Rain A Tribute to the Beatles is a love letter both to the renowned and trendsetting  rock and roll band as well as to their legion of fans. The Fab Four’s influence on popular culture and fashion is undeniable and arguably still resonates today. Their music clearly the soundtrack of the Baby Boomer generation, The Beatles legendary influence transcends generations.  The final line of the show “Remember, long live the Beatles.” With magnificent, technologically contemporary  productions like this, forgetting the Beatles and their impact will not happen anytime soon.  So, “get by with a little help from your friends” and go see this show before it leaves the Windy City. Celebrating the music of The Beatles, you’ll relish Rain A Tribute to the Beatles ….” yeah, yeah, yeah!”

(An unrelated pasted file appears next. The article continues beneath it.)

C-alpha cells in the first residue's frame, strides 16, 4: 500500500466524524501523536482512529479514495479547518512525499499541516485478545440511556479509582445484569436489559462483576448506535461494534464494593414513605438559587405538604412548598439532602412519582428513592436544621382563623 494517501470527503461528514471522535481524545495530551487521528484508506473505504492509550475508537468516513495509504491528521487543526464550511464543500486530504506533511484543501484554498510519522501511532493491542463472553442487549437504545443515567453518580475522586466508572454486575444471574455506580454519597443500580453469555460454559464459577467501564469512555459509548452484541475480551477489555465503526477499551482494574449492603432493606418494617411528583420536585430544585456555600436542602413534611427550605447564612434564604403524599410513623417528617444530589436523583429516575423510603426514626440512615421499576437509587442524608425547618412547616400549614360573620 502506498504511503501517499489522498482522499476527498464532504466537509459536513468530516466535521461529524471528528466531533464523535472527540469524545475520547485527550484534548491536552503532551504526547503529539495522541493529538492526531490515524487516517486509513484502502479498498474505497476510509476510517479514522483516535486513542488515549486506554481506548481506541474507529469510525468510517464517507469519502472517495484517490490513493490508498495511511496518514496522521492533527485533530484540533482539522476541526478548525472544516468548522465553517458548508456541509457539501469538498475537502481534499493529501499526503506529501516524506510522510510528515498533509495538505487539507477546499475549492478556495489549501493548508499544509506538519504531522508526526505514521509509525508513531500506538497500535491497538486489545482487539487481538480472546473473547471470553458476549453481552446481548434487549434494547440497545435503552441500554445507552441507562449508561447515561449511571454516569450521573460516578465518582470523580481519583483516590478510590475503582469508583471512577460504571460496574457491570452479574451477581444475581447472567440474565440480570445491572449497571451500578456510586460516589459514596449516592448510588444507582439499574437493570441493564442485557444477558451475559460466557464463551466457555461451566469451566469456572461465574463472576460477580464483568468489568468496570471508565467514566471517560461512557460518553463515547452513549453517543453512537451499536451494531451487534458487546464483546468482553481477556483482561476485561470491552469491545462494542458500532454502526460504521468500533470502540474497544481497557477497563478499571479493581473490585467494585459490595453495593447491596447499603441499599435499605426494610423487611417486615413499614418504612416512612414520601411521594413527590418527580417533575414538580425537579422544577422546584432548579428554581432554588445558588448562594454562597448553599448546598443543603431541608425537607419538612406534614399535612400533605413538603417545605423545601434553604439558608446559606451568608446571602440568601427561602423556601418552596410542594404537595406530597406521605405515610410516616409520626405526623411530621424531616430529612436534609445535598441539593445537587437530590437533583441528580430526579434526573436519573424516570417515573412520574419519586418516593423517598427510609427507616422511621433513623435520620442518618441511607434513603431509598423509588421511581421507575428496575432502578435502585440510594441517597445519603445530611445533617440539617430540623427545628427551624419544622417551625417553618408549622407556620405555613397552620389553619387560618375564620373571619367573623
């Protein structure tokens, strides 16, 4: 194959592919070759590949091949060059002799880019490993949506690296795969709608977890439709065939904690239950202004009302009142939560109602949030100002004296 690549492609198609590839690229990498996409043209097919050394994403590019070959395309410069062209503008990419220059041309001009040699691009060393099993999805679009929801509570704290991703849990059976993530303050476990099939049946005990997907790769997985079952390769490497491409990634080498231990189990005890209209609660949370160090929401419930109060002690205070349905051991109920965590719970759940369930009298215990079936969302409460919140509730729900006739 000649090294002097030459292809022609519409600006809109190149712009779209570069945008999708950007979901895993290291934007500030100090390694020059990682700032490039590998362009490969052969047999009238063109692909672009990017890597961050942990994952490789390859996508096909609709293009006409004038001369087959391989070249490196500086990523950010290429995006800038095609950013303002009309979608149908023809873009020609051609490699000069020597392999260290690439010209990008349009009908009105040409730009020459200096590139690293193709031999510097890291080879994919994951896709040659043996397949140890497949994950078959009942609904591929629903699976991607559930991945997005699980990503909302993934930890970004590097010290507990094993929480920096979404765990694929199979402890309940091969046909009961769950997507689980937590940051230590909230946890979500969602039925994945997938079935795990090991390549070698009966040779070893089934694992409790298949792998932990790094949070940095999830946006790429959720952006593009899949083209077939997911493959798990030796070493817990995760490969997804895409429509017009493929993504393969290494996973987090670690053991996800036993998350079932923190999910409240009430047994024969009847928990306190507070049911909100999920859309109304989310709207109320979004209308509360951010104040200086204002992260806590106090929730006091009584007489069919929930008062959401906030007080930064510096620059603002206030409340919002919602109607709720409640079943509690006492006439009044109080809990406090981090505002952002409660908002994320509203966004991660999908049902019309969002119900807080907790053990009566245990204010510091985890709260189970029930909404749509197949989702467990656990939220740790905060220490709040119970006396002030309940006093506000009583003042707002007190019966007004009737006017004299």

Rain A Tribute to the Beatles is now playing at the Oriental Theatre through Sunday, April 2, 2017


Stephen S. Best is currently a freelance writer for the Times Square Chronicles, covering the performing arts scene in the greater Chicagoland area. He has been a theater aficionado for years, attending his first live production, Annie, at the tender age of six. After graduating from Purdue University, Stephen honed his skills attending live theater, concerts and art installations in New York and Chicago. Stephen’s keen eye and thorough appreciation for both theater patrons’ time and entertainment dollar makes him a valuable asset and his recommendations key. Stephen currently lives in downtown Chicago.